The early move in credit crisis comes from most leveraged & most capital incentive names, when they start to fall, lenders, mainly banks, retract overall lending and becomes defensive. Furthermore than US benchmark yield, government bonds, outperforms as they did last week, the spreads vs. credit simply can’t follow due to liquidity constraints in corporate bond markets. There was several major credit bonds last week without a bid!

Overall this overview from JP Morgan gives an excellent insight into moves in High Yield credit spreads relative to prior macro crisis’

Comment: This is biggest move since 2010 – and it’s barely been notice by market.

Finally, here is BP history of prices since 1861 – when dad was young…..

We have recommended to either buy put on HYG or sell the CFD:


  • We are in for an EXTREMELY volatile week. Remember to adjust your positioning down! You should be trading at least 50% of the nominal size you do during calmer markets.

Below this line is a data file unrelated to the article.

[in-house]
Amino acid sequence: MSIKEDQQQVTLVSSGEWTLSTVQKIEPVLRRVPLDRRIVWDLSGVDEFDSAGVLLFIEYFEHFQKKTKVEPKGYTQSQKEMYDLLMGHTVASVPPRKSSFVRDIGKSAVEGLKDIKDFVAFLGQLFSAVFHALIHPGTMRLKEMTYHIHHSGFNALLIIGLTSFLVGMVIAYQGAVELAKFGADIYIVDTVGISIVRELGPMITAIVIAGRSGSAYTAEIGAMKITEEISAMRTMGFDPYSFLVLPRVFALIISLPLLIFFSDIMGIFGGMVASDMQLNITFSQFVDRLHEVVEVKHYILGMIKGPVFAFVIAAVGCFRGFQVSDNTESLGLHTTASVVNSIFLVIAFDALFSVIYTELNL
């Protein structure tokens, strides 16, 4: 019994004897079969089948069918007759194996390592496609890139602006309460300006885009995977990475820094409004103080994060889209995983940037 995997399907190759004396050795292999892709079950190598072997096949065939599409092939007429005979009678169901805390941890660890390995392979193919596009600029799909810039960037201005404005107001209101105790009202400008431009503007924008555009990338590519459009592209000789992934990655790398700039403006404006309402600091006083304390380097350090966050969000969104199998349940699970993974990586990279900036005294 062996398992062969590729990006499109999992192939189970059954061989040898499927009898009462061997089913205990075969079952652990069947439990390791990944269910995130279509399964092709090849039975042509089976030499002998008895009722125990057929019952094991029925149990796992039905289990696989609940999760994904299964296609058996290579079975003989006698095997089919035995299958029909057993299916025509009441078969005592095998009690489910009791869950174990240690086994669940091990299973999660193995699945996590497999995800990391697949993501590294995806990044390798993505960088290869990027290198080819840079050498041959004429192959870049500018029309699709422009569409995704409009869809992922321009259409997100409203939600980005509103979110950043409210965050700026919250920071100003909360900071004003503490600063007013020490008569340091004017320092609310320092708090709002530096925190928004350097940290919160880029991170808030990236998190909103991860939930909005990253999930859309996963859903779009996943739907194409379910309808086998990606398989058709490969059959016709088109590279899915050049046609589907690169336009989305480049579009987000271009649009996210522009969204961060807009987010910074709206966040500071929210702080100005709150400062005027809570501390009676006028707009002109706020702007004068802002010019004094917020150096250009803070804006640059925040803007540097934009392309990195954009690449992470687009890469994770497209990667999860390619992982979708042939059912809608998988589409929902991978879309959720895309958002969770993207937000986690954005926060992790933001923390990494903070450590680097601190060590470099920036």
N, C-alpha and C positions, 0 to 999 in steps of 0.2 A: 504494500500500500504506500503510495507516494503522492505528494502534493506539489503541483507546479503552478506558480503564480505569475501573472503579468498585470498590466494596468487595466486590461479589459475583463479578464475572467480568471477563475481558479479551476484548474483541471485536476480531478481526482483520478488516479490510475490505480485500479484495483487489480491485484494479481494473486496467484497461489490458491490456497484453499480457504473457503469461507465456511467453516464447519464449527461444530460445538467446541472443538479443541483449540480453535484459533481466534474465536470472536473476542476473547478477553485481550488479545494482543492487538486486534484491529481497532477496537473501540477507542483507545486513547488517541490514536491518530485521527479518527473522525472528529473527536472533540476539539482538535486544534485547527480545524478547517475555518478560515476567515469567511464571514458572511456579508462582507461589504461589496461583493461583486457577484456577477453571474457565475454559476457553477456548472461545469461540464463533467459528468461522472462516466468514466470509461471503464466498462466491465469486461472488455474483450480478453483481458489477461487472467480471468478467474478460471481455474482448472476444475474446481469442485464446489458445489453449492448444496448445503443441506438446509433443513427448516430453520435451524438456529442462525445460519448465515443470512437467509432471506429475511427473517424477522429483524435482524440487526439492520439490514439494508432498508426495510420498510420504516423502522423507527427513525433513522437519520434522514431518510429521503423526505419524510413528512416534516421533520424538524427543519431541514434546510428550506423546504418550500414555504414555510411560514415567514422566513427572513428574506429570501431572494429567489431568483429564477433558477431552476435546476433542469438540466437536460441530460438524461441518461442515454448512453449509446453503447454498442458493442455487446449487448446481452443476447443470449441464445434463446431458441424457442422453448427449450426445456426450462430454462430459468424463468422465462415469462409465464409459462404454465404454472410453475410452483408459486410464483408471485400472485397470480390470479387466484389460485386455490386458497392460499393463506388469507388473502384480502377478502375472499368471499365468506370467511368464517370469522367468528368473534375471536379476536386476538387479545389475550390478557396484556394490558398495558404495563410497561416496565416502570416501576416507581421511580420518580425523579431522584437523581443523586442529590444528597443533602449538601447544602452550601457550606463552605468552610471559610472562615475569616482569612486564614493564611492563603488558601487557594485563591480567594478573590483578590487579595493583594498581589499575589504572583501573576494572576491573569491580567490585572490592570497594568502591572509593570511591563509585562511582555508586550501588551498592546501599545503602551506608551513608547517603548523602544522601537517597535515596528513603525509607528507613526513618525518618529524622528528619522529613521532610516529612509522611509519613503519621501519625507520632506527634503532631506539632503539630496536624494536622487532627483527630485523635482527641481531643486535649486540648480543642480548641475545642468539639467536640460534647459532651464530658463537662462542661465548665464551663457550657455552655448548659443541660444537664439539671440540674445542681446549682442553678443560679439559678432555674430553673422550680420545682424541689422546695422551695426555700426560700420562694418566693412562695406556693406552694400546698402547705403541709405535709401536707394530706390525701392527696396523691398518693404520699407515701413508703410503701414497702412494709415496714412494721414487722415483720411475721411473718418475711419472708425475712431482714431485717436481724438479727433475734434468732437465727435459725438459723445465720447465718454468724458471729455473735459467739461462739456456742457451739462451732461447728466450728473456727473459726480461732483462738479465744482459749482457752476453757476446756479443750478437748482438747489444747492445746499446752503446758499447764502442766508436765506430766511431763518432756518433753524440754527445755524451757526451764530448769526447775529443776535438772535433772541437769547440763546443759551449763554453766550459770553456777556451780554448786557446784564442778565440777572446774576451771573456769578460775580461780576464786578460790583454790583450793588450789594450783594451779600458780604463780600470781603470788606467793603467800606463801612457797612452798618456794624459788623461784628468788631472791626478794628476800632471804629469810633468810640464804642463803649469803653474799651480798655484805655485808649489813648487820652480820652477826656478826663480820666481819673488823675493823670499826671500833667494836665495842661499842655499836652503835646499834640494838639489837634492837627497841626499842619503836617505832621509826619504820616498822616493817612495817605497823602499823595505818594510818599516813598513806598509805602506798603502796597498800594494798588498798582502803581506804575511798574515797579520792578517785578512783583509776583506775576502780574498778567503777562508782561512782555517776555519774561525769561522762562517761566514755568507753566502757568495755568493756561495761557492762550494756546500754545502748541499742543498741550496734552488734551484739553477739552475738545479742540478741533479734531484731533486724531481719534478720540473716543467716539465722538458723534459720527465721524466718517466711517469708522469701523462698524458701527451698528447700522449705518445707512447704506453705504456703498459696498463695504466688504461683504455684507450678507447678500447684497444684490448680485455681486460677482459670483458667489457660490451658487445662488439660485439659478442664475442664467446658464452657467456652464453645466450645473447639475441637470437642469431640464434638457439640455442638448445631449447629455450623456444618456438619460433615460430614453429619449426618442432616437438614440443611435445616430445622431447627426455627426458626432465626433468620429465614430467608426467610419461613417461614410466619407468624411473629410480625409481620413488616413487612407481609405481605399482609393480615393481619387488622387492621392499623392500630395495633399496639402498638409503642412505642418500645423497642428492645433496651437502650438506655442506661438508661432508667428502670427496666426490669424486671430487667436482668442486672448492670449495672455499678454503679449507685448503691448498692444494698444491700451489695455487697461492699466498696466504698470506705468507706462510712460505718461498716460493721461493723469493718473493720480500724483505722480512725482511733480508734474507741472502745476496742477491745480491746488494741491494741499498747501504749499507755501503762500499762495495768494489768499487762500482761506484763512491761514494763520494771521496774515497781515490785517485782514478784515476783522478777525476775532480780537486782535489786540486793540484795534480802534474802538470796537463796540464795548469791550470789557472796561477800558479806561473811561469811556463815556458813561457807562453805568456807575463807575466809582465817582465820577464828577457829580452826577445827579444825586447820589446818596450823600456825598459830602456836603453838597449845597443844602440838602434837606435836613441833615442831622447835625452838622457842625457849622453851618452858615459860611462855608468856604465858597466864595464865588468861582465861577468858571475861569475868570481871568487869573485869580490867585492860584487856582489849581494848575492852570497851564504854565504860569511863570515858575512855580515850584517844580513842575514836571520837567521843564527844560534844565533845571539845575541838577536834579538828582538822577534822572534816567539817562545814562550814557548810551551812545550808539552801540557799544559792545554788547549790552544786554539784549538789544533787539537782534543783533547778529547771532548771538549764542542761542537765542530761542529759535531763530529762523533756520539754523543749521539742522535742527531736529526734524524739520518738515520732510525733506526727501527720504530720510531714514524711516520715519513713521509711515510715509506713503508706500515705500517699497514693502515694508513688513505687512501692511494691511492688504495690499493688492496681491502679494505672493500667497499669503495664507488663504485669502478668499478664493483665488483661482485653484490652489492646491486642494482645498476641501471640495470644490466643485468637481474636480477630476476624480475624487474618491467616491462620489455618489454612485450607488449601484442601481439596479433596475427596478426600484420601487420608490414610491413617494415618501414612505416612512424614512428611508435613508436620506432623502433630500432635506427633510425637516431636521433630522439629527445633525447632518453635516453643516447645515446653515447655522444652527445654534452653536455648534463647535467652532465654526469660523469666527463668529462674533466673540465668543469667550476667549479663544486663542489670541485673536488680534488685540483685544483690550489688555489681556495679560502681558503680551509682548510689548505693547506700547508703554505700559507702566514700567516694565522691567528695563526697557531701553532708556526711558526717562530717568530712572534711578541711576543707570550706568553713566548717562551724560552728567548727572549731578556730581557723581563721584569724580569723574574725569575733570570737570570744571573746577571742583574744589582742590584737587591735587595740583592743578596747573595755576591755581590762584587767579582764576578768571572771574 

• Use gold and commodities as hedge
  • Remain long volatility – now mainly in FX:  Long JPY and CHF calls.
  • We will this week publish our what to buy when this is over basket of stocks. The strategy here is to make mechanical model for getting back into the market. Peter Garnry will lead this effort. Remember when tings looks the darkest sunset is around the corner, but having said that the 15% we have seen so far in no where close to REAL RISK as of now. We see 32% overall downside as fair value based on our WTI crude analogy, but markets can get oversold. That’s clearly not the case now. BTD mentality is still rich and cycles likes this don’t end quietly. Just saying.

I have attached a chart deck with market I consider most interest or at risk including:

  • EURUSD broken up
  • Copper close to major break down
  • DAX – last support very close
  • Norwegian – close to brink….
  • Adidas – ouch..
  • Frontline – Oil related
  • Chesapeake – Shale exposure heading to Chapter 11
  • USDZAR close to major break-up
  • Gold tested old high – failed or more coming
  • Maersk – Ten year support was broken but not on close.